Posts Tagged ‘Dodd-Frank’

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First there was the Great Gatsby curve. Then there was the Proust index. Now, thanks to Neil Irwin, we have the Marx ratio.

Each, in their different way, attempts to capture the ravages of contemporary capitalism. But the Marx ratio is a bit different. It was published in the New York Times. Its aim is to capture one of the underlying determinants of the obscene levels of inequality in the United States today—not class mobility or the number of years of national income growth lost to the global financial crash. And, of course, it takes its name from that ruthless nineteenth-century critic of mainstream economics and capitalism itself.

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Now, to be clear, there are lots of ratios that can be found in Marx’s critique of political economy—for example, the rate of exploitation, the intensity of labor, the technical productivity of labor, the exchange-value per unit use-value, and the value rate of profit (as illustrated above in a fragment from one of my class handouts)—and the ratio Irwin presents is not one of them.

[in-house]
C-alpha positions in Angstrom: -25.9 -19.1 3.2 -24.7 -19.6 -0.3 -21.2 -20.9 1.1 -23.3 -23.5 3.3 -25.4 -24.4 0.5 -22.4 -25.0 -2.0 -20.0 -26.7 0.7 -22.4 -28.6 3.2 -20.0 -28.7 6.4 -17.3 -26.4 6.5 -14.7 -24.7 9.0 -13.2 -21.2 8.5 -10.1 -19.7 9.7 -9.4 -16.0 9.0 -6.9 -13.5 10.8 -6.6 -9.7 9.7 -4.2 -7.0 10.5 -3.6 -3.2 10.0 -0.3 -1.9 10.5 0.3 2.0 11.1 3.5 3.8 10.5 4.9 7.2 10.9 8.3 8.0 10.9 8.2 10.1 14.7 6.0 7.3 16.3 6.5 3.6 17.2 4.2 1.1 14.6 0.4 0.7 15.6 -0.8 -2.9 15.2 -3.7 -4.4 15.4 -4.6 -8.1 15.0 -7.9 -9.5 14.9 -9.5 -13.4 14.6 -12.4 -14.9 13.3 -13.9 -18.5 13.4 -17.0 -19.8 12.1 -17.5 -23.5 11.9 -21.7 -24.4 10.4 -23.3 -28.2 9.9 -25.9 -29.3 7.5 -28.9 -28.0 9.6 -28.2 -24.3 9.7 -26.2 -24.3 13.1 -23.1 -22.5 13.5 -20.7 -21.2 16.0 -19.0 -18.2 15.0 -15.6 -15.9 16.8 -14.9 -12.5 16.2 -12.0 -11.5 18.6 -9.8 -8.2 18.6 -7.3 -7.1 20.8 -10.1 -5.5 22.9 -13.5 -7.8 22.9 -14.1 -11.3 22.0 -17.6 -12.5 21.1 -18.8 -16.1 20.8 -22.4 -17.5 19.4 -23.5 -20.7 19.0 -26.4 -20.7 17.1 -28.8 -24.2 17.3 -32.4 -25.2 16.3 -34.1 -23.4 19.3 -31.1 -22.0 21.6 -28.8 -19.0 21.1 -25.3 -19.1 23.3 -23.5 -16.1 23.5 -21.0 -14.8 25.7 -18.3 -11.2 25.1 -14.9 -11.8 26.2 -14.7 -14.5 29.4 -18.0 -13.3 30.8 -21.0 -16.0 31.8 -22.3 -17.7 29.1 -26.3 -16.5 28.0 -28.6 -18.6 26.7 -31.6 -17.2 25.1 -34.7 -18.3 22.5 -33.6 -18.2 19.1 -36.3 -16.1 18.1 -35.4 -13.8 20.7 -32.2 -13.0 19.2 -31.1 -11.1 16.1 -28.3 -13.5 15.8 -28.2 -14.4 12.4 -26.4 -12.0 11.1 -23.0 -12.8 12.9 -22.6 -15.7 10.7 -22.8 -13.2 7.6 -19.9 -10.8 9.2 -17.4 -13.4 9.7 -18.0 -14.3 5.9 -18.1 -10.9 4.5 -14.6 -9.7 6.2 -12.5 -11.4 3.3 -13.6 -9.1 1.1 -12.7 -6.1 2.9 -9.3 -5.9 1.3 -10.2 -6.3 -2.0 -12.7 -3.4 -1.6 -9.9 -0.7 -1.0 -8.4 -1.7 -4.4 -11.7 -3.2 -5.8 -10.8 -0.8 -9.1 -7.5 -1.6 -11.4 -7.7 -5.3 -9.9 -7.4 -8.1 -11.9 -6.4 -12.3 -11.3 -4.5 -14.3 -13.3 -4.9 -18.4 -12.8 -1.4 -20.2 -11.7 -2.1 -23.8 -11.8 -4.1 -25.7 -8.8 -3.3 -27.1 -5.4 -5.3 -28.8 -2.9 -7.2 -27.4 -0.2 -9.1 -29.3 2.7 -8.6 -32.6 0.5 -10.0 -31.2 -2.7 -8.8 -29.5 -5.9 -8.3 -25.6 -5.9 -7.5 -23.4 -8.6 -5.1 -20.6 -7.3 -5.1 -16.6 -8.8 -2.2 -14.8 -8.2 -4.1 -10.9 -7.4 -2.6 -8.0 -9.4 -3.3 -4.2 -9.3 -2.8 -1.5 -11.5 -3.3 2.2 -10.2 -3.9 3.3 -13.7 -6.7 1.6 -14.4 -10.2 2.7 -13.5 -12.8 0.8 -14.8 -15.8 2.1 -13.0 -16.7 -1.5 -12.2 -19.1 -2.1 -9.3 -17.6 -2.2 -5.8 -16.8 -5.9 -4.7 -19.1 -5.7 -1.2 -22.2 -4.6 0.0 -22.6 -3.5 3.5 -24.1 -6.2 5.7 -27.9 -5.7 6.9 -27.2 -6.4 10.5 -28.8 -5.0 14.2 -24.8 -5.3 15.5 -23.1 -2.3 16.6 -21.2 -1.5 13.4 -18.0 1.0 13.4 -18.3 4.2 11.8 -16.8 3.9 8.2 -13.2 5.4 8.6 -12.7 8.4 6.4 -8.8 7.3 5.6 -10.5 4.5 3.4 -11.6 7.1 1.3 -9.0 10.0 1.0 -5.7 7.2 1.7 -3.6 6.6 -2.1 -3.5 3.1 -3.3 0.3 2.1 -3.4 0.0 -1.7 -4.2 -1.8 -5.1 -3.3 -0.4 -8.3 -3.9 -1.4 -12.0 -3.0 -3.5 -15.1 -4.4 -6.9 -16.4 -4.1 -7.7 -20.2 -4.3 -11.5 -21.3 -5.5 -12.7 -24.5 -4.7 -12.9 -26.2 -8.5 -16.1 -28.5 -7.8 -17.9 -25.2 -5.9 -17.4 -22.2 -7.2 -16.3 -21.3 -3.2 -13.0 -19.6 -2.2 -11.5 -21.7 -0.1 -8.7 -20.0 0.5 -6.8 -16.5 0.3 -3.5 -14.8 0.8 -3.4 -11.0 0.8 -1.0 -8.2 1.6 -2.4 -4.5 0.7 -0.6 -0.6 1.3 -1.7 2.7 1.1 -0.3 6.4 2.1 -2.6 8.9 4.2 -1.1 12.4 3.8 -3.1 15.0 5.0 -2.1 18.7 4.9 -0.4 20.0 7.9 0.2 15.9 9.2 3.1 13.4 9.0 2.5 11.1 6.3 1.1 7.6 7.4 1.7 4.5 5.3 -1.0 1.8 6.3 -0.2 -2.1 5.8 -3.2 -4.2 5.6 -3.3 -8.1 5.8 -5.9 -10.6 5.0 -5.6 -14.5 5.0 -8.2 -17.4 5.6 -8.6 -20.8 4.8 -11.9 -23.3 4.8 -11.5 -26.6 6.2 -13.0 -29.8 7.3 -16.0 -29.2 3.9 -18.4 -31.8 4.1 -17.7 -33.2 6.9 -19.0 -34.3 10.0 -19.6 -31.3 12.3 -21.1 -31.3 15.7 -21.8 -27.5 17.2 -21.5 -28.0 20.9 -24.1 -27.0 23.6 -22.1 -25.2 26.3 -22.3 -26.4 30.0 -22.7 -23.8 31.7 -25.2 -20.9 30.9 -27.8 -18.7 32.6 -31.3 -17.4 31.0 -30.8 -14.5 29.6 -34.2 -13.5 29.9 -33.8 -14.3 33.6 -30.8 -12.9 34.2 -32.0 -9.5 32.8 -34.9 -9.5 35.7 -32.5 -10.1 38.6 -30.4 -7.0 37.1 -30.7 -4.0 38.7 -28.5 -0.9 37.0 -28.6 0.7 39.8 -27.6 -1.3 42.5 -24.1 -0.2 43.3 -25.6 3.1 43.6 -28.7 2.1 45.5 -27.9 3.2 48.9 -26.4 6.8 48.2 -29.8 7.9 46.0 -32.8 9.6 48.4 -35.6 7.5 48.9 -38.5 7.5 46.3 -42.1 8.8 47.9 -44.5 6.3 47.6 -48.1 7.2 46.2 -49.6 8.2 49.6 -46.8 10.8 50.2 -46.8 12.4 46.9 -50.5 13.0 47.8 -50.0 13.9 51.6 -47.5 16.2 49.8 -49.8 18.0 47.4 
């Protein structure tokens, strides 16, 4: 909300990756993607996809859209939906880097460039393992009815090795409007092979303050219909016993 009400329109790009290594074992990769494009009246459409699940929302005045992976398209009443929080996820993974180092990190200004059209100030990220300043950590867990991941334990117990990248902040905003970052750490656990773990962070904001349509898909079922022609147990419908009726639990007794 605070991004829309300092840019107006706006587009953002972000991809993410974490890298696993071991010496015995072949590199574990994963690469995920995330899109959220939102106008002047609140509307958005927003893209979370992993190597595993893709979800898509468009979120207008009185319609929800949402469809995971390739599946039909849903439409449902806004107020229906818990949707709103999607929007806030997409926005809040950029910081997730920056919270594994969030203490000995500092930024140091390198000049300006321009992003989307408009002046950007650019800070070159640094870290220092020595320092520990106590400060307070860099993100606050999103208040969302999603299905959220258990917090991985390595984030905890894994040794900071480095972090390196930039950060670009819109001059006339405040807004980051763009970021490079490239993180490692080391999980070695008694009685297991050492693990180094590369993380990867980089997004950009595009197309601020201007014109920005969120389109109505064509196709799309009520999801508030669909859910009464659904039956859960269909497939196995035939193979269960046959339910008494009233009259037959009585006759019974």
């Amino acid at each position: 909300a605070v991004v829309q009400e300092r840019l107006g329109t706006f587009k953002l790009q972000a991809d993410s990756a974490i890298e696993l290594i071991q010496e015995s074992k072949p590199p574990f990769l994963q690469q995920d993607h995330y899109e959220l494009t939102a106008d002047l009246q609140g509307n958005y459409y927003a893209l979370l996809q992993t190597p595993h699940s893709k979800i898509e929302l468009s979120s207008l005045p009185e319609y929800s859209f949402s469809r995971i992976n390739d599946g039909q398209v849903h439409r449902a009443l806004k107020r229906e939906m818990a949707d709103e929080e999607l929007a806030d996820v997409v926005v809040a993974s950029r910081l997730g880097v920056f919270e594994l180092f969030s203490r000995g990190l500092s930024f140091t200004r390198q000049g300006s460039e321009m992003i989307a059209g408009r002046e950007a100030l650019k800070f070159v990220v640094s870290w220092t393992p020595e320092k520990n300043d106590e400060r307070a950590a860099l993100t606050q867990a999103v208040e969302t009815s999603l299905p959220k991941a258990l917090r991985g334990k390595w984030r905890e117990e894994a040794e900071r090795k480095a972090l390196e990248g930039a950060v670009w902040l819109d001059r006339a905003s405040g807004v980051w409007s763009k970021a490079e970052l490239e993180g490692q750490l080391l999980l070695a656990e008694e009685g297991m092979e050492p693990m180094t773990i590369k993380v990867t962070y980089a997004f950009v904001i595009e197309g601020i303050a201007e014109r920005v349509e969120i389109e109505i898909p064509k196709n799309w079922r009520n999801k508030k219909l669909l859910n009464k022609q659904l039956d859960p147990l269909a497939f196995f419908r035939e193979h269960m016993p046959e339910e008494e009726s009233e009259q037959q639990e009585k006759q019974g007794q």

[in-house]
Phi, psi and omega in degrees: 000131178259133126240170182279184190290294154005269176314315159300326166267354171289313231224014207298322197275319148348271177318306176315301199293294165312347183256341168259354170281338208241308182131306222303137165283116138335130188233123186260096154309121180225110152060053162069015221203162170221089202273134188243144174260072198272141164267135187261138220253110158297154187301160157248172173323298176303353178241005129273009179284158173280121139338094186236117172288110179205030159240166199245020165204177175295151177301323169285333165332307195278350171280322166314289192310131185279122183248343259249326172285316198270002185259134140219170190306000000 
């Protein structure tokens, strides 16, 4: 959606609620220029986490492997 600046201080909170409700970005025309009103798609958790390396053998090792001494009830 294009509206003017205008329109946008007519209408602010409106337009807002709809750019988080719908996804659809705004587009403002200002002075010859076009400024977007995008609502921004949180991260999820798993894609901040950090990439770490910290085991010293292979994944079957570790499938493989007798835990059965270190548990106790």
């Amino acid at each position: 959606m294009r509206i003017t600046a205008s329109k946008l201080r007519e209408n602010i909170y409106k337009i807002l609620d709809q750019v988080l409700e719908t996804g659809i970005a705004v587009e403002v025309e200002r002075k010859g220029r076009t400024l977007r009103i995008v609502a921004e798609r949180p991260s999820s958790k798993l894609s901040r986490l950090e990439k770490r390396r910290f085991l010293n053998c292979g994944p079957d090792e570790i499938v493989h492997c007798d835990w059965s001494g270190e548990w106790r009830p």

But that doesn’t make Irwin’s ratio wrong, or uninteresting. On the contrary.

Basically, what Irwin has done is take the data from corporate financial reports (net income and the number of employees) and from a minor provision of the Dodd-Frank Act, which requires that publicly traded corporations reveal the gap between what they pay their CEOs and their average worker (and thus they need to report median worker pay), and calculated a number:

The Marx Ratio, as we’re calling it, captures the relationship between a company’s profits — the return to capital, on a per-employee basis — and how much its median employee is compensated, a rough proxy for the return to labor.

Thus, for example, Wells Fargo, which reported $22.2 billion in net income in 2017, with 262,700 employees and median worker pay of $60,446, had a Marx ratio of 1.40. Similarly, we have the ratio for other corporations—from the relatively small real estate investment trust Duke Realty (37.7) to independent energy company Hess (-12.2).